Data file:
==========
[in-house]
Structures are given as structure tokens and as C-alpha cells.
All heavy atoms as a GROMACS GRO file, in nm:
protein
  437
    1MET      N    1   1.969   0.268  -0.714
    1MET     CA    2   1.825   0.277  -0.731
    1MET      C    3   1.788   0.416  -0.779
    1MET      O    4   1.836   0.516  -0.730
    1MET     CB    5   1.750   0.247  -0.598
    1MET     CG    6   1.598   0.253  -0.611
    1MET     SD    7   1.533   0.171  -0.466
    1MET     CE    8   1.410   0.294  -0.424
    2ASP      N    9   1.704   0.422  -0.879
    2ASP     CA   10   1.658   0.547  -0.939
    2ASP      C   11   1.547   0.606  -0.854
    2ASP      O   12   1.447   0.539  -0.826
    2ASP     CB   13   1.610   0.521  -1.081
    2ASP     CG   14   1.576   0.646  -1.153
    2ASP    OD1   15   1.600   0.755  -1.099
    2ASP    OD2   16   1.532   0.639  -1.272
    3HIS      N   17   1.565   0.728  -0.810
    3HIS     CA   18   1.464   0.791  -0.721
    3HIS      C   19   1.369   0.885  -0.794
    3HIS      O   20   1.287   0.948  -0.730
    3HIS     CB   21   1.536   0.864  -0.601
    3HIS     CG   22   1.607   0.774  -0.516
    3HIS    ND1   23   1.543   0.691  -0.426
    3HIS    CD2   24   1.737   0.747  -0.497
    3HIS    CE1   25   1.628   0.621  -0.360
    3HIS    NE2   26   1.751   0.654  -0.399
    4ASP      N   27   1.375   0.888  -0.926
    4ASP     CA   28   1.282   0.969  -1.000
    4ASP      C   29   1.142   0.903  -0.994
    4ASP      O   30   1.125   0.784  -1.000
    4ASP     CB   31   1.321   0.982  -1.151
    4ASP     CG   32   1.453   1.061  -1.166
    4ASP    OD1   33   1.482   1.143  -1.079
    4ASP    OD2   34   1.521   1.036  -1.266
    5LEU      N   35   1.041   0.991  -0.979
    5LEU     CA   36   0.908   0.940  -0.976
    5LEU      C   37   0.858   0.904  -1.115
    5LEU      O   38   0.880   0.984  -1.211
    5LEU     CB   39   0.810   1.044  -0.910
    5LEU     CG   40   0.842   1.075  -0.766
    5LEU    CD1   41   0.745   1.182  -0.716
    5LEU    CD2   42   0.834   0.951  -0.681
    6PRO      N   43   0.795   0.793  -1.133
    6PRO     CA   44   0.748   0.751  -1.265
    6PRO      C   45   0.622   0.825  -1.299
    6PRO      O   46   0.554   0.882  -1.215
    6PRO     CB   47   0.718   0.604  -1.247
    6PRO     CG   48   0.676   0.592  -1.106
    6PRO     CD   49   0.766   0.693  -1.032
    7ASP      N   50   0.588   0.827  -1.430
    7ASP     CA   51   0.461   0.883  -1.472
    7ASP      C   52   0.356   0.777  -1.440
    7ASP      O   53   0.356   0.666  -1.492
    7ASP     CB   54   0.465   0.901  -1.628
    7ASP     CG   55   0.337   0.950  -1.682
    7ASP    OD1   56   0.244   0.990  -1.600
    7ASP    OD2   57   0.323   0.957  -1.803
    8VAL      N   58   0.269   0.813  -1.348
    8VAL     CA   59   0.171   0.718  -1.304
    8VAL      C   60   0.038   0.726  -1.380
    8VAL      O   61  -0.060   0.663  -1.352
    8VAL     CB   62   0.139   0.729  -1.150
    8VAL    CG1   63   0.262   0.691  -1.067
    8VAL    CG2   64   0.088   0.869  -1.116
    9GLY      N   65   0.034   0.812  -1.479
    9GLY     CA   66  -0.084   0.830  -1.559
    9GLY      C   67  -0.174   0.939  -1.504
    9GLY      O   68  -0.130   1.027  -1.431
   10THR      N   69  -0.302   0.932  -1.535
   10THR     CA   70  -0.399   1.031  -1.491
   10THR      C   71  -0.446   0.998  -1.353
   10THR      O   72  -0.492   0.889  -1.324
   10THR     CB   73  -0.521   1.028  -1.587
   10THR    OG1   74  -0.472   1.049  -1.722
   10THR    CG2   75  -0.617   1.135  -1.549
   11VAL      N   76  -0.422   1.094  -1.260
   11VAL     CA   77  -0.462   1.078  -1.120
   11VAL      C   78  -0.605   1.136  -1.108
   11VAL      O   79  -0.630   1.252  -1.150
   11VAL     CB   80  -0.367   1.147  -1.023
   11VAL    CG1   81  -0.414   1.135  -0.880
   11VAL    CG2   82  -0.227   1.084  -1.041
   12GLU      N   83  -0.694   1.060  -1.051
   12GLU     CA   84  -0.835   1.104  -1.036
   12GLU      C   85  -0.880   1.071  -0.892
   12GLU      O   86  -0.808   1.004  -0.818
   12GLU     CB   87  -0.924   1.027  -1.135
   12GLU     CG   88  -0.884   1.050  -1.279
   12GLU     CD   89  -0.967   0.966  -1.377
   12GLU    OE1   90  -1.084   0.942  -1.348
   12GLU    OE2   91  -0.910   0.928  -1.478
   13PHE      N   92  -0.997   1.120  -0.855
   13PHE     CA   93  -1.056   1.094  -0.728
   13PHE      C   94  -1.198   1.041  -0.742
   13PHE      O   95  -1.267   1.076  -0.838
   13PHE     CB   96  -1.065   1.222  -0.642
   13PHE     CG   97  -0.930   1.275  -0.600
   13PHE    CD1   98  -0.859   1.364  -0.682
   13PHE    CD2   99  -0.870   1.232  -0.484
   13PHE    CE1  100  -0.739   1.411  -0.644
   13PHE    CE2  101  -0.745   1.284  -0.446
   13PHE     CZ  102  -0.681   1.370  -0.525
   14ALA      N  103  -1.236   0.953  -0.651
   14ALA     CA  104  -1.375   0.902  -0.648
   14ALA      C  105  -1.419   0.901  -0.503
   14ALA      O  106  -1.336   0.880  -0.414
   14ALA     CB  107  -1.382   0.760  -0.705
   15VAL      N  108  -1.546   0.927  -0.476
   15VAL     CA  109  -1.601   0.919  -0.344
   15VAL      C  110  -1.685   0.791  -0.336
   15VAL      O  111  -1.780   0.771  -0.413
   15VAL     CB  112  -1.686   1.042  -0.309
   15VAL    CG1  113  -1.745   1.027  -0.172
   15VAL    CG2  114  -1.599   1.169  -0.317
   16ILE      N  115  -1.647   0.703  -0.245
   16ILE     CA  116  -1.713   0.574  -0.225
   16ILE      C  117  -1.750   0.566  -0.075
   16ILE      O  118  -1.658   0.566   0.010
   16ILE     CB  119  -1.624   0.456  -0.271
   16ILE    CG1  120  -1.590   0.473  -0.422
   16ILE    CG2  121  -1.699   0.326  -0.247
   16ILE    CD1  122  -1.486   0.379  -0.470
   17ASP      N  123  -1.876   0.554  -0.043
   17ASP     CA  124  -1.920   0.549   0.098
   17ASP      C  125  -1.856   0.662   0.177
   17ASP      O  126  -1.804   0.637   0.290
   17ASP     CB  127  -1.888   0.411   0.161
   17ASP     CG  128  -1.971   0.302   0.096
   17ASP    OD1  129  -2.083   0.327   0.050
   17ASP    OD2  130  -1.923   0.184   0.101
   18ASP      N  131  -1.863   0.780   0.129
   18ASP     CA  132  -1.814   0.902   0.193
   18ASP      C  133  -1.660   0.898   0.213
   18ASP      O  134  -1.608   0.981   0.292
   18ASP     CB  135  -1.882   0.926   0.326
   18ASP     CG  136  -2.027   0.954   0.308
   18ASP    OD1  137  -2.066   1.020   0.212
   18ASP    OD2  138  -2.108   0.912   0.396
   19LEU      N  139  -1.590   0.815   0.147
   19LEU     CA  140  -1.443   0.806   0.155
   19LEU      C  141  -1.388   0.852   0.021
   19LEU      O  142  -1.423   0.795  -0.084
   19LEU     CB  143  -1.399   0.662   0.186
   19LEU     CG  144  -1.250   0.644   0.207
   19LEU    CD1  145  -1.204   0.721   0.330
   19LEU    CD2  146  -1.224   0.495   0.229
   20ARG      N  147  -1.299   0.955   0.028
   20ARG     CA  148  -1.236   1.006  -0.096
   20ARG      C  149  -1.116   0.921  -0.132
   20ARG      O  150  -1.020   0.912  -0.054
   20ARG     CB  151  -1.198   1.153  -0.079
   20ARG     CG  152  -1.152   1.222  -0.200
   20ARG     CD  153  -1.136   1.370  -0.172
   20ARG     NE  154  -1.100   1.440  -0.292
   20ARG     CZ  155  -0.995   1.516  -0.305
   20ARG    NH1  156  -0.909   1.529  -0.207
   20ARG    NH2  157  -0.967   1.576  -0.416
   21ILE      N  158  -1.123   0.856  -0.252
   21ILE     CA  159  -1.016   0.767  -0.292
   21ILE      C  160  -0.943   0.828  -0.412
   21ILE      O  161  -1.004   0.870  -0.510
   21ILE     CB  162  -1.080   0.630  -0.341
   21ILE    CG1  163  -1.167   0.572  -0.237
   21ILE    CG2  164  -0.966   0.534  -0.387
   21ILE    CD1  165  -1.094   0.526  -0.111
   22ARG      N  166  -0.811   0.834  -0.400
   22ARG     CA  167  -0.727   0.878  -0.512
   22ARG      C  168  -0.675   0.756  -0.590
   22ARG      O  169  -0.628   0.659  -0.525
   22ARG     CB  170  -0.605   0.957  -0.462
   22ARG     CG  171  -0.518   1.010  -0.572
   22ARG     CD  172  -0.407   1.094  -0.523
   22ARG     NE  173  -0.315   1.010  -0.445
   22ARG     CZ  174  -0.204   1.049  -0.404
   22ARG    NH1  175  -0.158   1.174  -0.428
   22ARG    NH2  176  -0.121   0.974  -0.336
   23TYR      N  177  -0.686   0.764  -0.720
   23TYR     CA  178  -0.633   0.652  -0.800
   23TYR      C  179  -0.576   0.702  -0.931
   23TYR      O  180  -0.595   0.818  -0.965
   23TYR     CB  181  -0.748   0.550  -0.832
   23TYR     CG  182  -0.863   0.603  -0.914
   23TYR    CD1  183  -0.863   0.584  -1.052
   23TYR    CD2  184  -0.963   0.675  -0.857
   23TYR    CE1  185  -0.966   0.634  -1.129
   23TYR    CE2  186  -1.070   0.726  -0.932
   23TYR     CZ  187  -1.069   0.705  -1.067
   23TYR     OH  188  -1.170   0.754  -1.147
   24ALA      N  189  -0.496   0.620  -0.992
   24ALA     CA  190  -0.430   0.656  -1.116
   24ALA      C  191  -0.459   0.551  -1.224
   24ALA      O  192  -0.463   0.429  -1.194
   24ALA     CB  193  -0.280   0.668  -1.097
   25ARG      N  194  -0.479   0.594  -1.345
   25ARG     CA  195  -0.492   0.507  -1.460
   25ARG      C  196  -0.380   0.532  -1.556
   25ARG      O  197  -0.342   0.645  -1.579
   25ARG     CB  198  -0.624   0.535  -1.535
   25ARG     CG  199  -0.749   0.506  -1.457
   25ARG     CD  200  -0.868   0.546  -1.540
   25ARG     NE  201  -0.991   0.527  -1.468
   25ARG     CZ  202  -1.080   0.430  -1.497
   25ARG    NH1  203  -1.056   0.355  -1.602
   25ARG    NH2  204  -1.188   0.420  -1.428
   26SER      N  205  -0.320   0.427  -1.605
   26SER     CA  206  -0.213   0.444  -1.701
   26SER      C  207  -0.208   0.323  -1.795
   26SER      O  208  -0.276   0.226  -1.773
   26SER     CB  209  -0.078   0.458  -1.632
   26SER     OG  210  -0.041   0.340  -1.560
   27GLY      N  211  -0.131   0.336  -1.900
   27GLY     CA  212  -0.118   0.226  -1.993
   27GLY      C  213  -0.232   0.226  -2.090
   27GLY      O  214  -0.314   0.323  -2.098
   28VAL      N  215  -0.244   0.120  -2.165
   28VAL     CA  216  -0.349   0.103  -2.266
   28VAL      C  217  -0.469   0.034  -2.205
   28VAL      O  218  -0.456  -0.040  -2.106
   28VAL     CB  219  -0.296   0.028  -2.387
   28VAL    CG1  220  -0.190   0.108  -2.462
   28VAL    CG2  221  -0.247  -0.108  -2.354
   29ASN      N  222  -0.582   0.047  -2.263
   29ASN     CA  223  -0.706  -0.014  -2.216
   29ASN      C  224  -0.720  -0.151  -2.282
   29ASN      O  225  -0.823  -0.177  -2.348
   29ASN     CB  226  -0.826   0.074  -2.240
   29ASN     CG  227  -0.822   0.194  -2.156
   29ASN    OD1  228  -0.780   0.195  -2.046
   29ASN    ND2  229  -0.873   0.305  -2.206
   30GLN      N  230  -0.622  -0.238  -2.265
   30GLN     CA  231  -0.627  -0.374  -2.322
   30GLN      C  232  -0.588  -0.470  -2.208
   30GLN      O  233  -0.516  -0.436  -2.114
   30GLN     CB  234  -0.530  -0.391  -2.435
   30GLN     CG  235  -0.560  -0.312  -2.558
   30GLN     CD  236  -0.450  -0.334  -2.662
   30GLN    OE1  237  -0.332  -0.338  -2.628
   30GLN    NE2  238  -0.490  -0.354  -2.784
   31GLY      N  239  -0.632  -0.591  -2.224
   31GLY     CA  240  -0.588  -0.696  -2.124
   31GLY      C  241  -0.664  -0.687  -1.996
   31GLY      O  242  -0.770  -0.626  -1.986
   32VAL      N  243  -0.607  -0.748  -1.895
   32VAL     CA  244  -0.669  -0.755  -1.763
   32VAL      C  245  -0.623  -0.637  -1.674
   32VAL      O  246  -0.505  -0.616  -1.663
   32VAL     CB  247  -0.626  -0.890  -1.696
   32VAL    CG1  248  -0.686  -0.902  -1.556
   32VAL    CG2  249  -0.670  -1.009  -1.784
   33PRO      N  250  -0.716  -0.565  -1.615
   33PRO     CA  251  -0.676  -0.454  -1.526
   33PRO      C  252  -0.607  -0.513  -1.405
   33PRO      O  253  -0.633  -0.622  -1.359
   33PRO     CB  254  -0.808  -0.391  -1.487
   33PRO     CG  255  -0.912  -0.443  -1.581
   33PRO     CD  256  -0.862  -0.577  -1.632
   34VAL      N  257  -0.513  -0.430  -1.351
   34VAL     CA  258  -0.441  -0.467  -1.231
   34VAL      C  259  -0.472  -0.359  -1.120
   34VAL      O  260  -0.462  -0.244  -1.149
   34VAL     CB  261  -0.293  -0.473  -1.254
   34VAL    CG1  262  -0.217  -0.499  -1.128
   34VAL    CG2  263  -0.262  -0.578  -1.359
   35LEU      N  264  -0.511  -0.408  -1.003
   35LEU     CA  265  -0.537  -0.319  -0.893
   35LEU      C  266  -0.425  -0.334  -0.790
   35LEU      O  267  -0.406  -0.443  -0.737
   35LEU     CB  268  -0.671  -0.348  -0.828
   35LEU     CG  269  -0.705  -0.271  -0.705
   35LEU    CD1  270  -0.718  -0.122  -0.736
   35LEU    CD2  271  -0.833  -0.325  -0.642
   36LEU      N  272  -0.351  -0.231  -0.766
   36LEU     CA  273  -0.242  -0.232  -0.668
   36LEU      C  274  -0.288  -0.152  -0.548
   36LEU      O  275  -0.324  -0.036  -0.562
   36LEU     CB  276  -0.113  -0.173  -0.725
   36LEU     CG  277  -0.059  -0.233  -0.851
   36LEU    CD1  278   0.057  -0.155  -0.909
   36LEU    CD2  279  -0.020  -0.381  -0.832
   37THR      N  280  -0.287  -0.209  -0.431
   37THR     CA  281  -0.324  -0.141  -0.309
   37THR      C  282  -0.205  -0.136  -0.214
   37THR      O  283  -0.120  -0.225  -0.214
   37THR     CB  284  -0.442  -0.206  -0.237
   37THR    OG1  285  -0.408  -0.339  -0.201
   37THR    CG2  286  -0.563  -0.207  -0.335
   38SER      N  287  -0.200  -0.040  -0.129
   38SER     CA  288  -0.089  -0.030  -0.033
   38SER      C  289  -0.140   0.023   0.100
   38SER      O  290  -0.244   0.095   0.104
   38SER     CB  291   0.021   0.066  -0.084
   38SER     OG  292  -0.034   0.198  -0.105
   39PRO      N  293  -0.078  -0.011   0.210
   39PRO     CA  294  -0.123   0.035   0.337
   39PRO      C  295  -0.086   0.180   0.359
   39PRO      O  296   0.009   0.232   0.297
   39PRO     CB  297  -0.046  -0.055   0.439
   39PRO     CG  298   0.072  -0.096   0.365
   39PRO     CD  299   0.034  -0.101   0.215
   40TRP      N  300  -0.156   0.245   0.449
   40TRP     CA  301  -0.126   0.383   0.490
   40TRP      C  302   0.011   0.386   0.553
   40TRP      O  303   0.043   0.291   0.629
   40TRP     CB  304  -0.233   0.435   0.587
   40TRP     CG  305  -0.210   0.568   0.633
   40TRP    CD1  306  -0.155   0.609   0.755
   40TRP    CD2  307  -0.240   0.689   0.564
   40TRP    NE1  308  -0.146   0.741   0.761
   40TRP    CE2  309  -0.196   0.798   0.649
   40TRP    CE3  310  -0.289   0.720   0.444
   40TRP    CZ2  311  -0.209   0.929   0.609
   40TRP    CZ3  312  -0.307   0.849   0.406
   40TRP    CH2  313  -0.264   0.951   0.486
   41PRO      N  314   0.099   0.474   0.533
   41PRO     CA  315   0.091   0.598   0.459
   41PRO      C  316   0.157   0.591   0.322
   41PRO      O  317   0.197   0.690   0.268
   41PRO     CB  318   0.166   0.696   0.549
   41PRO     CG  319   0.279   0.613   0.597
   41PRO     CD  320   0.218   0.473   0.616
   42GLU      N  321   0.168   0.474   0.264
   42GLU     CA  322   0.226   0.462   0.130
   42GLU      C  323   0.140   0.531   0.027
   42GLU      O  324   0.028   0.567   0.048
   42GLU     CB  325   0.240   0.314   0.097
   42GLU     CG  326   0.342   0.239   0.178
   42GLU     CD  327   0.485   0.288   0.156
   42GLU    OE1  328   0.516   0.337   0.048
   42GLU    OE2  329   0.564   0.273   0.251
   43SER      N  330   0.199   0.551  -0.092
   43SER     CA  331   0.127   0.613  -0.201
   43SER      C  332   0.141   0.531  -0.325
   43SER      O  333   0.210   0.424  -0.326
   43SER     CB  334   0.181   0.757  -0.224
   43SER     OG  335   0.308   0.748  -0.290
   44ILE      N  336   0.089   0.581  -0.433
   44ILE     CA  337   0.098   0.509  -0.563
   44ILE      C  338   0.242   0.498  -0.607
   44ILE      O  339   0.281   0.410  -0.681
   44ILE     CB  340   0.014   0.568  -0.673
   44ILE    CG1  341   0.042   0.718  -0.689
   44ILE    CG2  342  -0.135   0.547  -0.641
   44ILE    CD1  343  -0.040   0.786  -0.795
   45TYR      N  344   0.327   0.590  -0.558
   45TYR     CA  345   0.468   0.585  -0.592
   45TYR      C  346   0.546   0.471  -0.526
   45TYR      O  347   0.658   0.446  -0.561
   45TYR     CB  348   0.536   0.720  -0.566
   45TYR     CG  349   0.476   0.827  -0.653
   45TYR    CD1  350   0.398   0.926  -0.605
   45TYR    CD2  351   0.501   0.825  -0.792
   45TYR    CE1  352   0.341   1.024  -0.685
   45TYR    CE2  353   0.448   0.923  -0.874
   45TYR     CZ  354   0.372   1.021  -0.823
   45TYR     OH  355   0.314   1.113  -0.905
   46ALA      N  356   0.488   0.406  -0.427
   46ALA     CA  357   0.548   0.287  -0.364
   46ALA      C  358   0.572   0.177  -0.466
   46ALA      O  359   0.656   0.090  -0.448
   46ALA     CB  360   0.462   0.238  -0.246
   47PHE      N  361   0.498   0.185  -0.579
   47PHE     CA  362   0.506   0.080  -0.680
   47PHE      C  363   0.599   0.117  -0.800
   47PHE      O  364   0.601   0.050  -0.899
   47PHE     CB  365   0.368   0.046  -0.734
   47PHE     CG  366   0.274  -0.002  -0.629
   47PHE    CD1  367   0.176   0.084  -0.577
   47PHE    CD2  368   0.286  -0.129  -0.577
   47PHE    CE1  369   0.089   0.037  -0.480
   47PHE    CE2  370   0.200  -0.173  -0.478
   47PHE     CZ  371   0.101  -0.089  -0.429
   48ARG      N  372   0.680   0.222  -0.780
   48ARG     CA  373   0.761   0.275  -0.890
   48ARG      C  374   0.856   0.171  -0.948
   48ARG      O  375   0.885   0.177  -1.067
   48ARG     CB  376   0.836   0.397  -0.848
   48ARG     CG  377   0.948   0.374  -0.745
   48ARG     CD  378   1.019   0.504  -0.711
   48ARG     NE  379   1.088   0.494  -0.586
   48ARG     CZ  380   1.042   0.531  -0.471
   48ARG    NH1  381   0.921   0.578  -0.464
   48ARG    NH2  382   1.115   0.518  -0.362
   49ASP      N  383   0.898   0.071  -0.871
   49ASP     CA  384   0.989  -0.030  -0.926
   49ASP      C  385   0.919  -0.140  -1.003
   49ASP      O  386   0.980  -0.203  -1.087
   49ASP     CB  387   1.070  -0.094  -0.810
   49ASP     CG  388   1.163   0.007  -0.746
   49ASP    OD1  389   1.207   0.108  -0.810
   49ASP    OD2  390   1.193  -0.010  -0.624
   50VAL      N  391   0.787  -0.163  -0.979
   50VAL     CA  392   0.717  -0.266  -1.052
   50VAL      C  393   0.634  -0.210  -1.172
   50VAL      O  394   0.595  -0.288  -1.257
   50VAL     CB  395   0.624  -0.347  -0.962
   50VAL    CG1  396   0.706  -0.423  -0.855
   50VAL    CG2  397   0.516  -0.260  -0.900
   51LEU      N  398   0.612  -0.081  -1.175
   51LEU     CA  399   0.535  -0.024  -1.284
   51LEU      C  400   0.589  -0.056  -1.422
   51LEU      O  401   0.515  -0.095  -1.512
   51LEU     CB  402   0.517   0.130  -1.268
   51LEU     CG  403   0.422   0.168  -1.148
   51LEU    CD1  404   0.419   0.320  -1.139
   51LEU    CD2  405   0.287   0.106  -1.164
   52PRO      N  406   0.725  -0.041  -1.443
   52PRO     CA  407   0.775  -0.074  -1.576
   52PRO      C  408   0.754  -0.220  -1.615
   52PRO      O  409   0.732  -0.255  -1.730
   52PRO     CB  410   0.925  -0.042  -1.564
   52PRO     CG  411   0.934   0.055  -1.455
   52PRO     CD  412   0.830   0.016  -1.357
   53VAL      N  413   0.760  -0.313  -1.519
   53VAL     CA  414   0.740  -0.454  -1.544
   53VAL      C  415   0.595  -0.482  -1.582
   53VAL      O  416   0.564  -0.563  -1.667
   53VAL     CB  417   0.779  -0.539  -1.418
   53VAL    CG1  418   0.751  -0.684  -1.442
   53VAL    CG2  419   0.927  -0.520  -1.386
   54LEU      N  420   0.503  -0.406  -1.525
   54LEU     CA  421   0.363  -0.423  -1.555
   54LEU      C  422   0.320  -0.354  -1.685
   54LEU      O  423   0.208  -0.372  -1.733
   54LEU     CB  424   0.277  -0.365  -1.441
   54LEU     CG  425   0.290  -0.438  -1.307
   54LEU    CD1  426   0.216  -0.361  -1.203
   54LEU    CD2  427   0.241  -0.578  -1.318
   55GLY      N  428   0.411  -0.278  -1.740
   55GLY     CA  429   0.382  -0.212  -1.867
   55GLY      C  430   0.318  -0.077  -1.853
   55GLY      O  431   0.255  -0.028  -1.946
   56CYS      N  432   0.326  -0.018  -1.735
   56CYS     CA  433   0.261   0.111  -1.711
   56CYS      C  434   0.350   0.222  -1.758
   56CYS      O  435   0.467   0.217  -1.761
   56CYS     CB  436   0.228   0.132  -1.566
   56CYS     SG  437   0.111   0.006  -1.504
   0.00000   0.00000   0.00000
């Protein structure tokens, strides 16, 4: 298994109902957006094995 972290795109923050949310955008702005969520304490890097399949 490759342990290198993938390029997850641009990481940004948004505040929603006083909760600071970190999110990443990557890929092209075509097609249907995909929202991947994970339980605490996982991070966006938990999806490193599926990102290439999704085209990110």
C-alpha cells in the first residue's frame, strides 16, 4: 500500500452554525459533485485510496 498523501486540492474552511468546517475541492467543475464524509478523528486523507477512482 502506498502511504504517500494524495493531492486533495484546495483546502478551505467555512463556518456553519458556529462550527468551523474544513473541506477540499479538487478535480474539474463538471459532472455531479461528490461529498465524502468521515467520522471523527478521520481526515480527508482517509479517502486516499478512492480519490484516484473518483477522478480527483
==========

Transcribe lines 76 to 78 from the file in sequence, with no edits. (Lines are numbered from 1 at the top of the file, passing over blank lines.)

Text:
   10THR      C   71  -0.446   0.998  -1.353
   10THR      O   72  -0.492   0.889  -1.324
   10THR     CB   73  -0.521   1.028  -1.587